We frequently criticize job seekers for spelling and grammar mistakes on resumes and unprofessional-looking emails, but are we taking a close enough look in the mirror? It's simple to make a spelling mistake, often just because we're rushing and our fingers type the wrong word or put letters in the wrong order. If you're hesitant to forgive job applicants and immediately judge them for these slips, then you had better be certain that you never make the same mistakes. After all, just about every professional has learned the hard way that the sophistication in spell check in programs like Microsoft Word and Google Chrome, is not perfect.
Failing to properly proof-read your job description before posting it out to job boards, can have serious implications on your recruiting process. The obvious consequence is how unprofessional you will look to job seekers, though it is unlikely they will disregard the opportunity because you used the wrong "your." Proof-reading goes beyond spelling and grammar ensuring text is formatted and written clearly to make sense. Without this process in place, you can suffer miscommunications with job seekers who misunderstand the actual role due to a vague job description or misguided requirements and perks. What if this misunderstanding isn't recognized until mid-interview? You could waste both your time and the candidate's time.
A few of the common mistakes job seekers report seeing in job postings include:
Spelling and grammar errors
Inconsistent tenses in bullet points
Run-on or incomplete sentences that don't make sense
Excessive corporate jargon
Inconsistent or sloppy formatting
Given the potential outcome of not reviewing a job description before publishing it, perhaps it's time to review your own processes and minimize your risk of appearing unprofessional. A few practices you can consider are:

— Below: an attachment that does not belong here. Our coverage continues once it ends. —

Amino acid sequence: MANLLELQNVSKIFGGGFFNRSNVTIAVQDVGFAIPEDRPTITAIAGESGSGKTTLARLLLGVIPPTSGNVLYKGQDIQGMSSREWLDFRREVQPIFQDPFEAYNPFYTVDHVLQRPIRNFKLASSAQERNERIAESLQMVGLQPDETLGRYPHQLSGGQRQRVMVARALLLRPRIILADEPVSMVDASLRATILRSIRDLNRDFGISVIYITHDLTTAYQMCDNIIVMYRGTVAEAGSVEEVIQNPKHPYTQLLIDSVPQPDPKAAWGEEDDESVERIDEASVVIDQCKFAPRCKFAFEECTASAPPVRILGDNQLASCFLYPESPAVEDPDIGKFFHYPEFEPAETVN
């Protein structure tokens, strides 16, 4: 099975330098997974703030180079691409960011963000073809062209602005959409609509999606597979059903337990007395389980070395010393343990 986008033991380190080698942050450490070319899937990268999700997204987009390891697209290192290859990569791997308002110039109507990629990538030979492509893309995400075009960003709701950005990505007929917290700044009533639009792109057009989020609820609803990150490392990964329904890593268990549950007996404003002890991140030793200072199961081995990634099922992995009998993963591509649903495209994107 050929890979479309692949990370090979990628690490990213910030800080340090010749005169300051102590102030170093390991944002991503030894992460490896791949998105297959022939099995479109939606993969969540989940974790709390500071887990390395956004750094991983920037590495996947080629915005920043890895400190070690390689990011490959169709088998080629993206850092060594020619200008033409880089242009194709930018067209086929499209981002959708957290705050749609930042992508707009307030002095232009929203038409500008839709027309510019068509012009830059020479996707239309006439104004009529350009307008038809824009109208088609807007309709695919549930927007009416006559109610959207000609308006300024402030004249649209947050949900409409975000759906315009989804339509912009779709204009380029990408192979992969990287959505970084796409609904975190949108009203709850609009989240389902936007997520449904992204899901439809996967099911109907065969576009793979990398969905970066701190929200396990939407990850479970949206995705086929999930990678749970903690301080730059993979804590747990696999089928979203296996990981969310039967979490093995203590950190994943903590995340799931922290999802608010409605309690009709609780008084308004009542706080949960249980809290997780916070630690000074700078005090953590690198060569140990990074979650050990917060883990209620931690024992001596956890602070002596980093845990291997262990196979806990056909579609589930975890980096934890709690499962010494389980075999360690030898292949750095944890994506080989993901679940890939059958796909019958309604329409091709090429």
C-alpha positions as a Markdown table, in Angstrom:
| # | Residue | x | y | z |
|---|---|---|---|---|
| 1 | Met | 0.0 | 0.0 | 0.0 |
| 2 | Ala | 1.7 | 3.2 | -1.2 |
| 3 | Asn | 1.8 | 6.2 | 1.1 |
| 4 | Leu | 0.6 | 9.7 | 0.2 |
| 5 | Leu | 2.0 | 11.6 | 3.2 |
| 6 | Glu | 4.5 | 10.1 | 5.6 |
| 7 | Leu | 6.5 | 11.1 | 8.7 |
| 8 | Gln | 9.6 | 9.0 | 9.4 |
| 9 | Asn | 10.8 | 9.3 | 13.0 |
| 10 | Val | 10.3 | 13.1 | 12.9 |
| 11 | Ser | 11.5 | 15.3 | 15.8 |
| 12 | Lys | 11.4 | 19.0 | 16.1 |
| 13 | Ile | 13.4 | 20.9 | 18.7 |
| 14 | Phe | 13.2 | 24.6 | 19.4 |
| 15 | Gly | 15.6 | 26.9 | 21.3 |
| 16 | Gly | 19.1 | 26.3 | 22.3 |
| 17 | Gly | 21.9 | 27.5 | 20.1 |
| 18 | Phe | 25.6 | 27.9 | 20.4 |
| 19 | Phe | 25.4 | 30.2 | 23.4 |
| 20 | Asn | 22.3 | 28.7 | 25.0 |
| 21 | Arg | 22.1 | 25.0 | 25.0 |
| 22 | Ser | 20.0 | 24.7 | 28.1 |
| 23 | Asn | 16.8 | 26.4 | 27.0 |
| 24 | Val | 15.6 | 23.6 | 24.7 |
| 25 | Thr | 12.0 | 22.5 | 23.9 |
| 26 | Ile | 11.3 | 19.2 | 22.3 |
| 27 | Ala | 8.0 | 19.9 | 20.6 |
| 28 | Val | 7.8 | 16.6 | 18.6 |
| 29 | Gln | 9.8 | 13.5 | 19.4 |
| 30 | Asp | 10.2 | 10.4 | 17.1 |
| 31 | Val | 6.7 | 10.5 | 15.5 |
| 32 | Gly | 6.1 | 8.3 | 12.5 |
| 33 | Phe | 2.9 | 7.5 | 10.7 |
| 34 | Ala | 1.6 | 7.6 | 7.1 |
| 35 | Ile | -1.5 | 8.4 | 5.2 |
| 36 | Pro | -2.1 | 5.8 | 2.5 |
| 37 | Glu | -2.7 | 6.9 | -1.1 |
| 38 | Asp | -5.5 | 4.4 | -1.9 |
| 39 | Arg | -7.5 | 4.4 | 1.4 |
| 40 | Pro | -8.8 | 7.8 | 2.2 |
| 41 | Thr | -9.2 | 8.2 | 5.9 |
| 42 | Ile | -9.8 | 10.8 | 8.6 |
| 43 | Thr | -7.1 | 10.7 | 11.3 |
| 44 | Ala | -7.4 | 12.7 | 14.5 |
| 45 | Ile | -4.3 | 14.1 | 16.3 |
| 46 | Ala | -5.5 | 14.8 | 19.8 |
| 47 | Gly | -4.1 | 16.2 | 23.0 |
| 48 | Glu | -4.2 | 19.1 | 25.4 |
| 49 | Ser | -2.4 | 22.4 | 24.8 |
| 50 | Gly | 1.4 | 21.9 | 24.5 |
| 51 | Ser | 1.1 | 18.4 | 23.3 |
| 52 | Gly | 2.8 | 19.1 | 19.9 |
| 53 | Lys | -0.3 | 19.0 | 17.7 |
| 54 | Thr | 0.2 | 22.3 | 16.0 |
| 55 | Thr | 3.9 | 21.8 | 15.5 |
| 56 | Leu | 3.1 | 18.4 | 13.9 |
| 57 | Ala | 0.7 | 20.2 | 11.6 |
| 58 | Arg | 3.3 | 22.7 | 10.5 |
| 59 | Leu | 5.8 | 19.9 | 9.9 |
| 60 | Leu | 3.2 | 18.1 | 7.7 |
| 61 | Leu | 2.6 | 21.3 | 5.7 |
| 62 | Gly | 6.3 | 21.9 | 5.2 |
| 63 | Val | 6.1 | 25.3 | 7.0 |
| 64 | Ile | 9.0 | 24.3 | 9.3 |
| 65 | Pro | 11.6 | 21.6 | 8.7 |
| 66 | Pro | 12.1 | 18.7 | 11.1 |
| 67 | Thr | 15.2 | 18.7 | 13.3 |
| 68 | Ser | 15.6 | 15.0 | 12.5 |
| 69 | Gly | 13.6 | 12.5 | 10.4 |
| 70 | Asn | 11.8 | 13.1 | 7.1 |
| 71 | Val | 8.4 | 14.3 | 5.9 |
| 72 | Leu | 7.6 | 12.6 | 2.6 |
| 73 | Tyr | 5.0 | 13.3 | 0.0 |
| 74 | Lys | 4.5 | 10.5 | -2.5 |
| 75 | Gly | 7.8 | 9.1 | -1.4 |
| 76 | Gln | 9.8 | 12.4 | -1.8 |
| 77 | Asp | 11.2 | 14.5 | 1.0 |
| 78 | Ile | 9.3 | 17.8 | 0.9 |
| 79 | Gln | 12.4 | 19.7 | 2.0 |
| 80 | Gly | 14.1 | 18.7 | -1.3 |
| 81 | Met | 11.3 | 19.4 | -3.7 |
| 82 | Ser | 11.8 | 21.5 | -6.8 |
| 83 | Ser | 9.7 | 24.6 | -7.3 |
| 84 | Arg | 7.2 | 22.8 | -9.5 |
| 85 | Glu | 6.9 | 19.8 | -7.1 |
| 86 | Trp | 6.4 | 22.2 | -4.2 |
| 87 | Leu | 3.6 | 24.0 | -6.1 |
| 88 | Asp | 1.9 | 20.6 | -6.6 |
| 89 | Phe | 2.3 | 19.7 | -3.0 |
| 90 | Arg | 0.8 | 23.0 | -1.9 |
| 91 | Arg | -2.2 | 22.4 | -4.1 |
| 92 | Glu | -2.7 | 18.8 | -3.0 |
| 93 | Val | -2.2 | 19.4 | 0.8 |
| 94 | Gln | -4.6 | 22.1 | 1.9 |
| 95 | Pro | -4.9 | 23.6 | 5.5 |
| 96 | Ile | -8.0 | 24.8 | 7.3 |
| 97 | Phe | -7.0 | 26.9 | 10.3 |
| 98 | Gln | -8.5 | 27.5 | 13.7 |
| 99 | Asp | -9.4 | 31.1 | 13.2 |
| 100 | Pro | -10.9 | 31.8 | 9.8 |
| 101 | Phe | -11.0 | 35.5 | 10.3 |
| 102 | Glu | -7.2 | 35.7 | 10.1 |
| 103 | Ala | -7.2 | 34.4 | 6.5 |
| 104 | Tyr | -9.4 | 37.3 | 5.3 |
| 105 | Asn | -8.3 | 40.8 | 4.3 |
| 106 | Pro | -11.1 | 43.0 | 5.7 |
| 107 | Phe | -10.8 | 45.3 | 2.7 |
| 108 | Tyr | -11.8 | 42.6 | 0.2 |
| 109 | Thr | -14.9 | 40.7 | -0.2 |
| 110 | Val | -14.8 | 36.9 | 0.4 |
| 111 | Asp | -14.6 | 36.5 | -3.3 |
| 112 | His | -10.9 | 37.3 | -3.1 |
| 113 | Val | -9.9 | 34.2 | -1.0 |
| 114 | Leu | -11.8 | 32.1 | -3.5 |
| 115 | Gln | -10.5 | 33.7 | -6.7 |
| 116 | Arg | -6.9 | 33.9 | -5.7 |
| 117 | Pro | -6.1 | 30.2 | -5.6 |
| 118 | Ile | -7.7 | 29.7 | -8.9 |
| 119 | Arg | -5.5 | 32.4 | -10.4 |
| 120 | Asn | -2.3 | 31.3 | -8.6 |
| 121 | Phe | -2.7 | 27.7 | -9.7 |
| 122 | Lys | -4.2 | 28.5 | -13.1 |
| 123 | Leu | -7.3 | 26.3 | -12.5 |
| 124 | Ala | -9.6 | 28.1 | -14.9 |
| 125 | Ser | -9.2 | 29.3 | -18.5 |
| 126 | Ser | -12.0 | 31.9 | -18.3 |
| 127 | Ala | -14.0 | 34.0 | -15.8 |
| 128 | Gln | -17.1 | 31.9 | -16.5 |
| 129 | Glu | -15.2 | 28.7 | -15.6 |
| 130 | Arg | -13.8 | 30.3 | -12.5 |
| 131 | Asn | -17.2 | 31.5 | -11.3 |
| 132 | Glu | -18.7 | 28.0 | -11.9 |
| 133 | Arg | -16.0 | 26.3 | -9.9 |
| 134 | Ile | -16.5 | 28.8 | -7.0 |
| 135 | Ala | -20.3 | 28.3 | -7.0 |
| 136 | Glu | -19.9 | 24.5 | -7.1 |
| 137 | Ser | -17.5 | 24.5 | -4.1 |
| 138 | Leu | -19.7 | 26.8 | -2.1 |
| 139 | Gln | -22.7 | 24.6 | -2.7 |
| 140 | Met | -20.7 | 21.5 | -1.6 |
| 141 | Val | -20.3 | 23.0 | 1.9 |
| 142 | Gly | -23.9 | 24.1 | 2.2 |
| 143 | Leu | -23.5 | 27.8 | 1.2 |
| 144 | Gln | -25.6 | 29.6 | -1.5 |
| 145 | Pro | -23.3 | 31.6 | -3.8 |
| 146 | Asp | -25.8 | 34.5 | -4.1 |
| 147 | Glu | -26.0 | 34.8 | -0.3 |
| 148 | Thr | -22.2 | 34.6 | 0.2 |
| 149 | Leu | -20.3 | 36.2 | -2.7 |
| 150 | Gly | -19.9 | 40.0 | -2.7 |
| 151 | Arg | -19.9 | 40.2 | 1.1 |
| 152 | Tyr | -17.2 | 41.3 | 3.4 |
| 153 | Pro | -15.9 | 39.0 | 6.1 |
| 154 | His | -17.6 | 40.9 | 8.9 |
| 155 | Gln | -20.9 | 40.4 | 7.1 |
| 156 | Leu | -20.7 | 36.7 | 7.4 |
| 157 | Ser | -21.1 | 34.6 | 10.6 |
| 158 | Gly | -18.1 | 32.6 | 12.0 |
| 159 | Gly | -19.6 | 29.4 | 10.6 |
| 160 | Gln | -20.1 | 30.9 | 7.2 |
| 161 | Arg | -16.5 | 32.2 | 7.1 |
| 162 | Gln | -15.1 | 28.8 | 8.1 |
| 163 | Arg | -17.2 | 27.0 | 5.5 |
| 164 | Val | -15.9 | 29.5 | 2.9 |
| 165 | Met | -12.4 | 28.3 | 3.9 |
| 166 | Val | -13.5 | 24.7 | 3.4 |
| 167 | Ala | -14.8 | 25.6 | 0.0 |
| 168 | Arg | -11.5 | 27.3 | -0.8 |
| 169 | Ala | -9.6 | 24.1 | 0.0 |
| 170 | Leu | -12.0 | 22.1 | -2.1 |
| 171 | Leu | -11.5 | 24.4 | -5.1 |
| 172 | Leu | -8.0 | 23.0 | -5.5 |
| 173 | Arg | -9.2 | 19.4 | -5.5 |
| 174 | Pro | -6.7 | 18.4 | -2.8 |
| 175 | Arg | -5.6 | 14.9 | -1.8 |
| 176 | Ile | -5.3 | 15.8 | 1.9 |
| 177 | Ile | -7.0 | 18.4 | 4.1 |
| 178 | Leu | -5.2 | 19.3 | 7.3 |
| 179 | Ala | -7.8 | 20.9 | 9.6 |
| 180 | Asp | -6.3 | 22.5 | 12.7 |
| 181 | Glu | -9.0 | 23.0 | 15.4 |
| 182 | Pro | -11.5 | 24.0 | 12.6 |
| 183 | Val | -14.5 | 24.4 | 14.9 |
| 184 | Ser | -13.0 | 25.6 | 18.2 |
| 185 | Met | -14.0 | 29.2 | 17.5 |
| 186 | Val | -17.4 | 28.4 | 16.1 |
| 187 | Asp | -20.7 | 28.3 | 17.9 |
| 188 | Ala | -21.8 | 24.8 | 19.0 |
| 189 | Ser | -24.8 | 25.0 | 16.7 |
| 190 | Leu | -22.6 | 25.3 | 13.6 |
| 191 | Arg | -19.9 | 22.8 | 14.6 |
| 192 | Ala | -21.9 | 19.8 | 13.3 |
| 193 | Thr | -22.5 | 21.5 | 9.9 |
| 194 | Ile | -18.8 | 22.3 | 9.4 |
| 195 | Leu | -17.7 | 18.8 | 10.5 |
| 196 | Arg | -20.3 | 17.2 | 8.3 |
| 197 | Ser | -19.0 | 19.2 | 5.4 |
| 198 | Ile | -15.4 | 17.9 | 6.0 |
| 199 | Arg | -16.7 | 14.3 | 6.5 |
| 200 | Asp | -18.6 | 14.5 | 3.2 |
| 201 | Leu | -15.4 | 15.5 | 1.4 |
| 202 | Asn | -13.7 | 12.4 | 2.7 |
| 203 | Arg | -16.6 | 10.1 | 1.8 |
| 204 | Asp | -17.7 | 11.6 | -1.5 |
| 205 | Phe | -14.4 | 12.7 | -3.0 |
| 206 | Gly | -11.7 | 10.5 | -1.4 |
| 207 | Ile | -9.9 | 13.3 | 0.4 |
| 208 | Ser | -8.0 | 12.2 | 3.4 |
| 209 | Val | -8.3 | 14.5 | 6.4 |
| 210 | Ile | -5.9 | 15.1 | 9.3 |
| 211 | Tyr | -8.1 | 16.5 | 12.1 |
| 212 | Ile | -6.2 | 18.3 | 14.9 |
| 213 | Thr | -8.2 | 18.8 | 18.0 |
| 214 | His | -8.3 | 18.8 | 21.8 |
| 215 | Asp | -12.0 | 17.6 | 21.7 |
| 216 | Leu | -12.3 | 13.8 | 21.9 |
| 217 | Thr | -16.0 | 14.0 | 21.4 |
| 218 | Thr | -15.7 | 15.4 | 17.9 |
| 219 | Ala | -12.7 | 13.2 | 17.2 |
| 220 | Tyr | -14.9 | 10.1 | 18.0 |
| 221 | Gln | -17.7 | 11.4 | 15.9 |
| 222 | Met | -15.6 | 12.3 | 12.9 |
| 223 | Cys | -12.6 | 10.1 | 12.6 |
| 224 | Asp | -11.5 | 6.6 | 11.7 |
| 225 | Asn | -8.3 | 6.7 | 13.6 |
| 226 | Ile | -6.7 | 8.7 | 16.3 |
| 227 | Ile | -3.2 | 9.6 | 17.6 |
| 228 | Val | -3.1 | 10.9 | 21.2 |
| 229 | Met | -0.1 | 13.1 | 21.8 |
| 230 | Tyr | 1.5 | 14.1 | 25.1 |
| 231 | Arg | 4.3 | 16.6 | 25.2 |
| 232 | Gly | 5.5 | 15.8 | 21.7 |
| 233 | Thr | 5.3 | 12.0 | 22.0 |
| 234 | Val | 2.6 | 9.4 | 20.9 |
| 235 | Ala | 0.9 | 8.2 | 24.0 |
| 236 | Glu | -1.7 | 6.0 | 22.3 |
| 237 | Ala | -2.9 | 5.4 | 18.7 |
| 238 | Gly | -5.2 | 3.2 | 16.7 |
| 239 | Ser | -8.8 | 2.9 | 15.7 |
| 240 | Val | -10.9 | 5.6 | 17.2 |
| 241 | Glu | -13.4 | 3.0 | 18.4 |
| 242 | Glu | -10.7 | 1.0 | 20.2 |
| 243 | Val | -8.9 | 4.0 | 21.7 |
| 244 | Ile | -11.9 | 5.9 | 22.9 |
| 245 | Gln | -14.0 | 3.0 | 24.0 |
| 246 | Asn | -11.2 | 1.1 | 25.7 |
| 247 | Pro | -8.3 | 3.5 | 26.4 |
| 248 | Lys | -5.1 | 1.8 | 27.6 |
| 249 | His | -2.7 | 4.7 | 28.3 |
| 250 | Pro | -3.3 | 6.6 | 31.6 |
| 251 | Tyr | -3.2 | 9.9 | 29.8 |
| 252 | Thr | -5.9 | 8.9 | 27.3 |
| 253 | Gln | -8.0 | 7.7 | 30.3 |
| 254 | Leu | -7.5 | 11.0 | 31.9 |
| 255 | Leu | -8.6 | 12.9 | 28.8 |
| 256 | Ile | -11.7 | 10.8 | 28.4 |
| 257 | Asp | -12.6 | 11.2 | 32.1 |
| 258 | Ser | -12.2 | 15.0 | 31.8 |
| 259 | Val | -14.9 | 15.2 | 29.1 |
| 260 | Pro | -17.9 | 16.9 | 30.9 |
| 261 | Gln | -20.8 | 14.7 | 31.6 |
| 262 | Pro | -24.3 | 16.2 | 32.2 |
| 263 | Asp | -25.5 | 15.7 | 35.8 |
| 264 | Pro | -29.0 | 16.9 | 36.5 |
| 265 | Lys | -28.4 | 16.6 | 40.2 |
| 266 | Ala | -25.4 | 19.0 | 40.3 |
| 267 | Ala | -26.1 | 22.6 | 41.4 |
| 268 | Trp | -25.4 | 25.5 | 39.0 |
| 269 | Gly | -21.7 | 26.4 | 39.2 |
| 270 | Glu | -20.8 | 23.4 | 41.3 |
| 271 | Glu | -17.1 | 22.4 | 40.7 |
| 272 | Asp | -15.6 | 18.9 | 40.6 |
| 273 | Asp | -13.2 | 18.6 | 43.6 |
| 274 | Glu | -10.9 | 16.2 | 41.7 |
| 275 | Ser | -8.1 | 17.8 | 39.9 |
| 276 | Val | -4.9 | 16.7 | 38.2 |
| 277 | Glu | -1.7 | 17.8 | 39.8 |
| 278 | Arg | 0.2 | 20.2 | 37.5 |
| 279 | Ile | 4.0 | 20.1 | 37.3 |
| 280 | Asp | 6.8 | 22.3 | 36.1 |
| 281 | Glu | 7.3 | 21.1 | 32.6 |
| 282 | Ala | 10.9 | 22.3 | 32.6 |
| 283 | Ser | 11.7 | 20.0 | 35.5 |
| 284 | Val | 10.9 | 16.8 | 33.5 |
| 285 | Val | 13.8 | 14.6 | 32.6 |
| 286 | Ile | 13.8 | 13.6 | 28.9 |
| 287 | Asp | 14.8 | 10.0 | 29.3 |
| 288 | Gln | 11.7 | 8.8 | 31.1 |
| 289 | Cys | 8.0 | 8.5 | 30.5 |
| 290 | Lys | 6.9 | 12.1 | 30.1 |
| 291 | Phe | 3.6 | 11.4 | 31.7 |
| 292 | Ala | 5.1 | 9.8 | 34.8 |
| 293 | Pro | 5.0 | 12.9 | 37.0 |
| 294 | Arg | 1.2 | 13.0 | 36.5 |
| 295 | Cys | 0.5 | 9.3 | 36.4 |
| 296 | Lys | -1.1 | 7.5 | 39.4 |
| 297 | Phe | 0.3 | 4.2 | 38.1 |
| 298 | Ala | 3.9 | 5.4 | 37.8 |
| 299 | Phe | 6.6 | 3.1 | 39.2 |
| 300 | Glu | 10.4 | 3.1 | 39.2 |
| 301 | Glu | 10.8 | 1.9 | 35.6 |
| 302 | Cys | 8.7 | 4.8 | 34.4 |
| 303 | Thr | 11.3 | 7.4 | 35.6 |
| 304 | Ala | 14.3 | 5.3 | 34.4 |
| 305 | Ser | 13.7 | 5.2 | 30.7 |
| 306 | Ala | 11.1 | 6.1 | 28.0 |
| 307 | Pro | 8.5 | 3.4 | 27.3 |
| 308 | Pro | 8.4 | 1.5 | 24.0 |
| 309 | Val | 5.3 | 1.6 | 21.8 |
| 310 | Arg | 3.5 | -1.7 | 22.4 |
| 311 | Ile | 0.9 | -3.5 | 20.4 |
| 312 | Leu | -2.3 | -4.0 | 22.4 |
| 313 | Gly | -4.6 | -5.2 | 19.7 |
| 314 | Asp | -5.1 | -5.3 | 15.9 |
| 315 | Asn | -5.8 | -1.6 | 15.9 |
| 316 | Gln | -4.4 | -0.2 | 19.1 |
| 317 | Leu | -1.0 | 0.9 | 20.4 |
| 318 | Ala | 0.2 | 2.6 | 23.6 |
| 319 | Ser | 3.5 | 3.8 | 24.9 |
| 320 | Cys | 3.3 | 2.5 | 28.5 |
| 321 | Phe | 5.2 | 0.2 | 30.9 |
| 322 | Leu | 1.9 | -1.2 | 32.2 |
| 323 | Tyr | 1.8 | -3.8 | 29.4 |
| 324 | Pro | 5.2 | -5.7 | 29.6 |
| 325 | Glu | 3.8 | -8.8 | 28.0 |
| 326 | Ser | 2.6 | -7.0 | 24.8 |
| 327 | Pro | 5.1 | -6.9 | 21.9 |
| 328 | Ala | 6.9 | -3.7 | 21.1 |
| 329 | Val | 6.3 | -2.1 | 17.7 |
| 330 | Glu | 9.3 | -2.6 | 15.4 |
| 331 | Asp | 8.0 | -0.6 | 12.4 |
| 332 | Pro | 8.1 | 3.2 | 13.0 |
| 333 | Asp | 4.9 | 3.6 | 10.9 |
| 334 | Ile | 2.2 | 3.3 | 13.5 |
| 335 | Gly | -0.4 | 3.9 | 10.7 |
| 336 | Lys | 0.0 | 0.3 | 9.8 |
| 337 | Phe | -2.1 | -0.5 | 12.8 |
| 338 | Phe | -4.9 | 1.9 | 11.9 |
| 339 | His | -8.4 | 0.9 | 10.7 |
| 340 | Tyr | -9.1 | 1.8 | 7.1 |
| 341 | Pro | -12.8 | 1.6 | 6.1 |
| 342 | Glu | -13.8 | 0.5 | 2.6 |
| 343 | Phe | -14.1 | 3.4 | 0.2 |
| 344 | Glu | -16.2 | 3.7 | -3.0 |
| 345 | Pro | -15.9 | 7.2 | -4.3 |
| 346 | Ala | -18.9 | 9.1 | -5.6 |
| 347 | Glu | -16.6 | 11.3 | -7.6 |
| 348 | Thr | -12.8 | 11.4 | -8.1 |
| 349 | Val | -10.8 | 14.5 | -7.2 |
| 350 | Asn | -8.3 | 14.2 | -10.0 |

Review it later. If you wrote the entire description, then close it and come back to it later when you have a fresh set of eyes.
Review it with different goals. Use the common errors above as an example. Proof-read your description five times and, each time, search for a different type of error.
Get somebody else involved. Sometimes, no matter how fresh, your eyes just won't catch errors and your mind will always make sense of the convoluted sentence you wrote. Ask somebody else, preferably somebody detail-oriented and not connected with this particular role, to proof-read as well.
The reality is, no matter how much effort you put in, some errors are going to sneak past you. As long as you have a plan to quickly fix them as they're identified, you will minimize the risk of losing business or candidates.
You could also ask yourself how you will deal with applicants who point out your errors. Is it a negative or a positive trait?